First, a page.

One of the greatest challenges of the 21st century is to follow up, from a legal point of view, the changes that have been taking place around us for almost twenty years, the Justice Minister stated at an expert forum held on Thursday in Zalakaros.

Judit Varga said at the 43rd Itinerant Conference of Lawyers that giant technology firms “have at their disposal an enormous amount of data about us,” as our lives are taking place on an online platform that is controlled by them.

It is therefore important to screen global technology firms which “have acquired such economic and informal power, the likes of which would have been obtainable only by states a few decades ago,” she added.

She said the Fundamental Law protects freedom of opinion, regardless of its value and truth content. In an opinion issued as early as in 1992, the Constitutional Court laid down that the Constitution guarantees free communication, and the fundamental right of the freedom of opinion does not relate to its content, meaning that there is room for every opinion.

“If a state were to pick and choose opinions as tech giants are doing today, everyone would cry censorship,” Mrs Varga said.

She added that they do not want to protect abusive contents which violate human dignity and the dignity of communities; the Fundamental Law itself lays down that the exercise of the freedom of opinion cannot serve to insult others.

“We are fighting for no less than for preventing tech giants from developing a monopoly of opinion, and for ensuring that they respect freedom of speech and do not pick and choose opinions on an ideological basis,” she said.

Mrs Varga also mentioned the fact that, as part of a new range of responsibilities, the Ministry of Justice also deals with the coordination of EU policies. By virtue of the fact that conventional justice and European affairs now form part of the Justice Ministry’s portfolio, the Minister must also stand her ground “as Hungary’s lawyer” when it comes to enforcing the country’s constitutional and financial interests in EU institutions, she added.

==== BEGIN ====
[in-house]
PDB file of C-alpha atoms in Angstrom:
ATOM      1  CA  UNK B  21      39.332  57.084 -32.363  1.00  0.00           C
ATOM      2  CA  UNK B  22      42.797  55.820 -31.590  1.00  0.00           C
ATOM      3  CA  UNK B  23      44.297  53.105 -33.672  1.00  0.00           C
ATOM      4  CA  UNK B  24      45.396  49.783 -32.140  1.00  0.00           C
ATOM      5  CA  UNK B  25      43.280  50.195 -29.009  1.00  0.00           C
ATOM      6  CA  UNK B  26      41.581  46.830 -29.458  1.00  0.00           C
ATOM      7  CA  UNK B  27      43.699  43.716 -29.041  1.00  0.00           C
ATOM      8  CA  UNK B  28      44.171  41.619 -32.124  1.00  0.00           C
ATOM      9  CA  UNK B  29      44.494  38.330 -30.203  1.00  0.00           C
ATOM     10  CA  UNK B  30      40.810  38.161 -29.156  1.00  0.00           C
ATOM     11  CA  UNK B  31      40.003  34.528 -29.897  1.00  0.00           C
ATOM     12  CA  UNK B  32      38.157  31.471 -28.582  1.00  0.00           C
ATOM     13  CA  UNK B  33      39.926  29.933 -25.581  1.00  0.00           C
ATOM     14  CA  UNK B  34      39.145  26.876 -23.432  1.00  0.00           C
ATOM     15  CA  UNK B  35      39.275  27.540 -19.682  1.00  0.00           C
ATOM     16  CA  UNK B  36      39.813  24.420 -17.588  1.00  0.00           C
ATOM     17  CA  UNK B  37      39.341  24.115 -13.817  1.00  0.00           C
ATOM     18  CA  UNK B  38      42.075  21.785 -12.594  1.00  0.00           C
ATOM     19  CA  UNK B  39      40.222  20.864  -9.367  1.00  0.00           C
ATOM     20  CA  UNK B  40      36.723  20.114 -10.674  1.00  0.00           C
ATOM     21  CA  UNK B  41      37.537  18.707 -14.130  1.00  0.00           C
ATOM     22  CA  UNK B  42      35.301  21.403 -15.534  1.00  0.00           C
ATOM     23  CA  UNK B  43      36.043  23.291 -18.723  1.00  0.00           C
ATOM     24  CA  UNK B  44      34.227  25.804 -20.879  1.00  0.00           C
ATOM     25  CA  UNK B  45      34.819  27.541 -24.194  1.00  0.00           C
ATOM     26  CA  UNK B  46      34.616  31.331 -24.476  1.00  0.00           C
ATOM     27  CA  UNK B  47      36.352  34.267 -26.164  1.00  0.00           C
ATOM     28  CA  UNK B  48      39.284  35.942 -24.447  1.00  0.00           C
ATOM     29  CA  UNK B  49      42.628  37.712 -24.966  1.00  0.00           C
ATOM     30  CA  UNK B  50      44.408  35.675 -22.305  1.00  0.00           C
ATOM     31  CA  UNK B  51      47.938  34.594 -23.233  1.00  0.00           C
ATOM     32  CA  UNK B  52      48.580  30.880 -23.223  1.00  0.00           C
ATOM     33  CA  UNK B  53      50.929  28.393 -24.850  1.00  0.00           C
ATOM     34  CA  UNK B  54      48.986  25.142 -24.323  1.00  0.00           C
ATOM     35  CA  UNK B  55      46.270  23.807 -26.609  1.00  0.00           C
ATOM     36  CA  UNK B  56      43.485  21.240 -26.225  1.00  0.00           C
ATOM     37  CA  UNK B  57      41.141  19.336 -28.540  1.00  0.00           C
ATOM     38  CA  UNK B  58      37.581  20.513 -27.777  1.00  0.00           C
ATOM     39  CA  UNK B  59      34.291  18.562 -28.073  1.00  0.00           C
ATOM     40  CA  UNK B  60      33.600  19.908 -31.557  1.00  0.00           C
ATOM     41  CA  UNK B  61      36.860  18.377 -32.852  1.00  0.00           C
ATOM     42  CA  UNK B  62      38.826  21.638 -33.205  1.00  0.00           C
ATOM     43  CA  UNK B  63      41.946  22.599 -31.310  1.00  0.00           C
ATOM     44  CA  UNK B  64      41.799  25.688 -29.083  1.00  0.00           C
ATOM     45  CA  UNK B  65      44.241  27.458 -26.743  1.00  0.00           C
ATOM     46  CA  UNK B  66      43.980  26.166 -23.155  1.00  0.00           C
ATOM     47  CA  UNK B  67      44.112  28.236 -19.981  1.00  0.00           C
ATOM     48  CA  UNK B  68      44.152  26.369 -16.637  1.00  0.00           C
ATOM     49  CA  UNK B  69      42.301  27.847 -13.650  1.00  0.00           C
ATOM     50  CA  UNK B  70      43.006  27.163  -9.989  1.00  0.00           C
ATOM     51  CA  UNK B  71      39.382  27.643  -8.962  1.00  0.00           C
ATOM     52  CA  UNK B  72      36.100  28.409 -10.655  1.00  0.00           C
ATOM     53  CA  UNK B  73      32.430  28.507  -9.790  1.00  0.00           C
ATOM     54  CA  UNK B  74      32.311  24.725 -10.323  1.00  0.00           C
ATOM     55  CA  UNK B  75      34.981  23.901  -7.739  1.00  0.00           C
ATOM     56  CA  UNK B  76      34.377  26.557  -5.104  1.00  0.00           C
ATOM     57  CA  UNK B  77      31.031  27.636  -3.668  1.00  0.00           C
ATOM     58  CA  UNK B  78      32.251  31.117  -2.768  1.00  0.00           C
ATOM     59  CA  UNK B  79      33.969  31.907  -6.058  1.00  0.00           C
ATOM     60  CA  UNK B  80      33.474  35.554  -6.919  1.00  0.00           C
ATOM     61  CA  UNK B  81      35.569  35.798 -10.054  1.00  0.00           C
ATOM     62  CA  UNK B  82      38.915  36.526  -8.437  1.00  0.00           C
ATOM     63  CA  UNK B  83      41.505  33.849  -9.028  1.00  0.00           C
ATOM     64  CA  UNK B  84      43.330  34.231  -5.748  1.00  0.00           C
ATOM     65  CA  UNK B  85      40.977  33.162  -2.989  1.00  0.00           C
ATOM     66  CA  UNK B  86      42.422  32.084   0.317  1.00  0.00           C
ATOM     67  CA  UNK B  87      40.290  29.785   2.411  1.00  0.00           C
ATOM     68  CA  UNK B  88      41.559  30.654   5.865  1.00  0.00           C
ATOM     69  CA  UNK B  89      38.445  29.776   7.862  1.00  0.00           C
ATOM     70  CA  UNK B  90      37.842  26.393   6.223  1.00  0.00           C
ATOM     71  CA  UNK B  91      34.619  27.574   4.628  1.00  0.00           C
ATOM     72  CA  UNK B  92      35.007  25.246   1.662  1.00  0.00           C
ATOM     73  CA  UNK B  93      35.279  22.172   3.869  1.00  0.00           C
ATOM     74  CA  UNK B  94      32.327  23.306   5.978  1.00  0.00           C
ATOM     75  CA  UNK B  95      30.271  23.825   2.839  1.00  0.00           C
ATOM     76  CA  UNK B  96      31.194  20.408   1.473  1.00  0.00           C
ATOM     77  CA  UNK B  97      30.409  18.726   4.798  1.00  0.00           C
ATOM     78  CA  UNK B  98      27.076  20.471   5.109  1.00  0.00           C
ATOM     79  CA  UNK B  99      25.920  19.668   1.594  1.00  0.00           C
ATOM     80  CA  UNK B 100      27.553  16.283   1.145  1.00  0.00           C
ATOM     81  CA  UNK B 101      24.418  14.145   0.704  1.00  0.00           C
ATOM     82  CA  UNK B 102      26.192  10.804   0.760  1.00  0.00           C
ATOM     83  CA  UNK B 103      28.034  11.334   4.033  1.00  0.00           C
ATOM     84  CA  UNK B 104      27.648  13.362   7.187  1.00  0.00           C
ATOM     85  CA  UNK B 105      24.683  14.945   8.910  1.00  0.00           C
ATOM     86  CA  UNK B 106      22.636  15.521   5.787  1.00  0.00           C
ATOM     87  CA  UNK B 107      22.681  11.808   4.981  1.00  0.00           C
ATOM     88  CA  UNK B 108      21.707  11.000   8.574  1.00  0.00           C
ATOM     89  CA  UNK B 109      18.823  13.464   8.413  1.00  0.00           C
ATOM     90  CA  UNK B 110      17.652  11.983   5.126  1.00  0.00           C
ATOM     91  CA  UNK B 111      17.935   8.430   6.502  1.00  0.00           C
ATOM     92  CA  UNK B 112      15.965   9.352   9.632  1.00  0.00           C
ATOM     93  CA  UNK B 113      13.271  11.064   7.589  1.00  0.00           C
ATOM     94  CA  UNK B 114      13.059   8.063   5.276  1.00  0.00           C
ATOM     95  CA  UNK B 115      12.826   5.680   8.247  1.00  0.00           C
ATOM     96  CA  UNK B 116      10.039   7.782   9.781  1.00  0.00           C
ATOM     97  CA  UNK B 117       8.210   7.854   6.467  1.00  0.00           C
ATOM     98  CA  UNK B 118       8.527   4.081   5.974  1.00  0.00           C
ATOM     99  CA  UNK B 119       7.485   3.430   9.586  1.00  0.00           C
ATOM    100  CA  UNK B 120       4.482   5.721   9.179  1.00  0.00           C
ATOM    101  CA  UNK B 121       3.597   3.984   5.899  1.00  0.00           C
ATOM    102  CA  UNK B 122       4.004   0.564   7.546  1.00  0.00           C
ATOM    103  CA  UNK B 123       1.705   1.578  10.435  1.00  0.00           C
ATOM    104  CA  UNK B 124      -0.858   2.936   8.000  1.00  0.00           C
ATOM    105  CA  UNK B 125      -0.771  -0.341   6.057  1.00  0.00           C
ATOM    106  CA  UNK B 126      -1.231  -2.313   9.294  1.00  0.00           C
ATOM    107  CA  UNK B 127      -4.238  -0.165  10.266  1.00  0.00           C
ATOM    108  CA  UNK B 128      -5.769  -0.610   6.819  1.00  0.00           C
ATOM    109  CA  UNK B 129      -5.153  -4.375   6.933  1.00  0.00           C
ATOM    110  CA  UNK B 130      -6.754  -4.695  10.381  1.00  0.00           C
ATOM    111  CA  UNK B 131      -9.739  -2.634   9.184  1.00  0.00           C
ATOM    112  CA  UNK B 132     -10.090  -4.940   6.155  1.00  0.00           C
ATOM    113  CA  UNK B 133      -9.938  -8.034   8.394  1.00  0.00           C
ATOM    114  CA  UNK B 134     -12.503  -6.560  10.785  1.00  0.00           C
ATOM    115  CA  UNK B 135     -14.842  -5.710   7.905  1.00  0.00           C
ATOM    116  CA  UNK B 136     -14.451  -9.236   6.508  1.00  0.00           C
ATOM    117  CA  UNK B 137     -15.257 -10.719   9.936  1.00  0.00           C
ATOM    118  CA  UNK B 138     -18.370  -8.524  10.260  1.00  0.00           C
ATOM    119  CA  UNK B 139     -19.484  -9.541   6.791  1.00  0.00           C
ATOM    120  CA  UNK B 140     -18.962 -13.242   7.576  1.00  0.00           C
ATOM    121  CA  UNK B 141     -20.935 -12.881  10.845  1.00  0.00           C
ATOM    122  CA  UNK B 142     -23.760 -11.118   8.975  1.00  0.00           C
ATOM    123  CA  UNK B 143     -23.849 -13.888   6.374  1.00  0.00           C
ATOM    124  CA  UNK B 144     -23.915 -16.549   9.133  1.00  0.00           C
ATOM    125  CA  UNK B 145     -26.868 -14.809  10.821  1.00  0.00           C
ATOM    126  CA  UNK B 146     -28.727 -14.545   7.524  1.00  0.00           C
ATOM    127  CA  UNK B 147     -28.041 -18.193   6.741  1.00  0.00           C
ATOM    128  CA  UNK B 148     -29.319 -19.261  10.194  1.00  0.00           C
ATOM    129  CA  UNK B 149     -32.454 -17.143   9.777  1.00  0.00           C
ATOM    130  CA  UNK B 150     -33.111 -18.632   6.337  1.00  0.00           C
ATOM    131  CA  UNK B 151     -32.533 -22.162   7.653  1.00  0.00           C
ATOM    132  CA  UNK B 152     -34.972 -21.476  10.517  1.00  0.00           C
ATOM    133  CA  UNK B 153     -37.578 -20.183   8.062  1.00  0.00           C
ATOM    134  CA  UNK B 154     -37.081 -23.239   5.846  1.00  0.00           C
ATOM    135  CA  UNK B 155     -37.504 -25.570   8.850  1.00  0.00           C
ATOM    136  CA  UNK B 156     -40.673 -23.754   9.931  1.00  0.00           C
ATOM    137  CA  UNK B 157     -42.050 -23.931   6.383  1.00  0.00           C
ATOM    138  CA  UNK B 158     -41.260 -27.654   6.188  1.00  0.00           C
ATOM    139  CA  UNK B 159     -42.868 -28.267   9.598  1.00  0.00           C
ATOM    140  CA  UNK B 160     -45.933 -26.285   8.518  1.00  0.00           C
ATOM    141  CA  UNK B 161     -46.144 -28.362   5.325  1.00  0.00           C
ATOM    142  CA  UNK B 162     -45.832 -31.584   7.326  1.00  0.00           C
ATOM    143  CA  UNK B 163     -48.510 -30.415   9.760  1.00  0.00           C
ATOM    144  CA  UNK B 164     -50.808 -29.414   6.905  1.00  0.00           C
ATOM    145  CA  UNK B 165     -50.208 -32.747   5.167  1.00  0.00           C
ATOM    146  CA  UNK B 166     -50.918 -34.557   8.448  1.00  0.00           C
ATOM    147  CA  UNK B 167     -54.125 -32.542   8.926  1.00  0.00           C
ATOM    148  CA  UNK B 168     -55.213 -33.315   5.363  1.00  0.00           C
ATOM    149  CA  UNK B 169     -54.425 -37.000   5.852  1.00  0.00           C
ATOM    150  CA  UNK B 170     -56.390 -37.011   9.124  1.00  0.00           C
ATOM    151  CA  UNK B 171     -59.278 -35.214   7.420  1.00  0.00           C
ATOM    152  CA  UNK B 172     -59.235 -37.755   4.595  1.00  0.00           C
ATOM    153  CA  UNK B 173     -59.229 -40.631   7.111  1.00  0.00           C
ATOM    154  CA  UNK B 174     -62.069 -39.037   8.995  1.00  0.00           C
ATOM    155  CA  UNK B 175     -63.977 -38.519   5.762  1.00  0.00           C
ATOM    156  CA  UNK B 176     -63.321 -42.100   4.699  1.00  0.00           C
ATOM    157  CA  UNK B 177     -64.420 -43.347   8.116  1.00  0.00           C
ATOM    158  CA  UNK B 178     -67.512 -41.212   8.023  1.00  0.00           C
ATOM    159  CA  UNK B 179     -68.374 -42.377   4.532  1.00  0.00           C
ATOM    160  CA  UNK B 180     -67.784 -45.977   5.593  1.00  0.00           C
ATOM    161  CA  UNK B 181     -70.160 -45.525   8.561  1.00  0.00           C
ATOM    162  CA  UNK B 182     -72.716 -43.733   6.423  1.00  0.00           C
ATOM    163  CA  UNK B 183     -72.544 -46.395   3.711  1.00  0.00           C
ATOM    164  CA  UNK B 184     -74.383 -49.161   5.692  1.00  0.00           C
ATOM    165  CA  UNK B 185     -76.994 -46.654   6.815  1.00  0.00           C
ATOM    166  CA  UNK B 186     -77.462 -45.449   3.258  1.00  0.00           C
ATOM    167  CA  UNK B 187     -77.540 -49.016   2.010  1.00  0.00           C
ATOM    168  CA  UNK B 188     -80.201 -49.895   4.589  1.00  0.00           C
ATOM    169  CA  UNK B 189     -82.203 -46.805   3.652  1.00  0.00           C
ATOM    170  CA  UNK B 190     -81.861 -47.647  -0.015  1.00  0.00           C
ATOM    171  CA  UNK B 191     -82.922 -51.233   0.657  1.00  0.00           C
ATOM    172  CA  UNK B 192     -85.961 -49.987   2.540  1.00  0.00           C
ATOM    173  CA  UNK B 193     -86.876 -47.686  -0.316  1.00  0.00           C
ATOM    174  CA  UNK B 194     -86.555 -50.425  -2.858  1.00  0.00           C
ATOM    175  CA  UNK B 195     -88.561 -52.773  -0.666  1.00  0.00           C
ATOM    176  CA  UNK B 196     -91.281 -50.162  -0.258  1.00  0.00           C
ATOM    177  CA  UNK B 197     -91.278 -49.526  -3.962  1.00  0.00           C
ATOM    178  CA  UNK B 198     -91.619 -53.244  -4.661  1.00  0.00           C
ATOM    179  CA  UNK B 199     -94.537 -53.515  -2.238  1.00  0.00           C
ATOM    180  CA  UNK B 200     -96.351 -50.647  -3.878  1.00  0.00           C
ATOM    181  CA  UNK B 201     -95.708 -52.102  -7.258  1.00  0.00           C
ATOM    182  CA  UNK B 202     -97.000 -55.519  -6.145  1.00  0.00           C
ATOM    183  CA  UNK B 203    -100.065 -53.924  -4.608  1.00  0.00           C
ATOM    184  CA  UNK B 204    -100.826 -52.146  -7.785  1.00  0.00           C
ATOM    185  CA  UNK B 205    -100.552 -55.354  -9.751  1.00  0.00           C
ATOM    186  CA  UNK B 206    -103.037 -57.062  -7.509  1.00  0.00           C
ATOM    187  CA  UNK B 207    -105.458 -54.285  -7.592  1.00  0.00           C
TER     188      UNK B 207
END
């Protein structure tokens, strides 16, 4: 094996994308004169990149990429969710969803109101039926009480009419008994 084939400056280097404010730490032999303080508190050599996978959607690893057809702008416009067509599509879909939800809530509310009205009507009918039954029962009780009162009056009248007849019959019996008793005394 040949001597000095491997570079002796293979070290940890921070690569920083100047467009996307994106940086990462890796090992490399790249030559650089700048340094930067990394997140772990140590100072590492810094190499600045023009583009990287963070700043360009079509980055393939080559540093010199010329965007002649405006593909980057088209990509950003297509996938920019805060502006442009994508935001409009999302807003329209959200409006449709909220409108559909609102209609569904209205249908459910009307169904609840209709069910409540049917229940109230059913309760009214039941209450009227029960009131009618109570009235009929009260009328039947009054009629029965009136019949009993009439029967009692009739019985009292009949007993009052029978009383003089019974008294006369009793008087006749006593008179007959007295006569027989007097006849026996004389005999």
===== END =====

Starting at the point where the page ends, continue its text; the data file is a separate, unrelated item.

She highlighted that “it is our duty” to ensure that the agencies of the European Union check the enforcement of the principle of the rule of law with the same amount of enthusiasm and thoroughness not only in every Member State, but also within their own institutions. During the procedure related to the nomination of László Trócsányi for commissioner, the competent body “did not proceed in compliance with the relevant regulations”; it should not have adopted a political decision, Mrs Varga stated.

The Justice Minister also pointed out that during her predecessors, the entire legal system had undergone a process of renewal: A new Fundamental Law was adopted, along with the laws which renewed the organisation of the state and the two major codes of substantive law, the Civil Code and the Penal Code. Additionally, Parliament adopted new procedural codes, the laws on civil, public administration and criminal proceedings were renewed, and new laws were created regarding arbitration and international private law.

“No one should believe, however, that with the completion of the main codification processes the ministry is now left without a job,” she said, adding that they are closely looking into the process of entry into force in the case of the main legal codes and are gathering practical experiences.

In addition to subsequent impact assessment, the renewal of the regulation of insolvency proceedings in the interest of the enhancement of Hungary’s legal competitiveness will be another major task, similar in its magnitude to the main legal codes.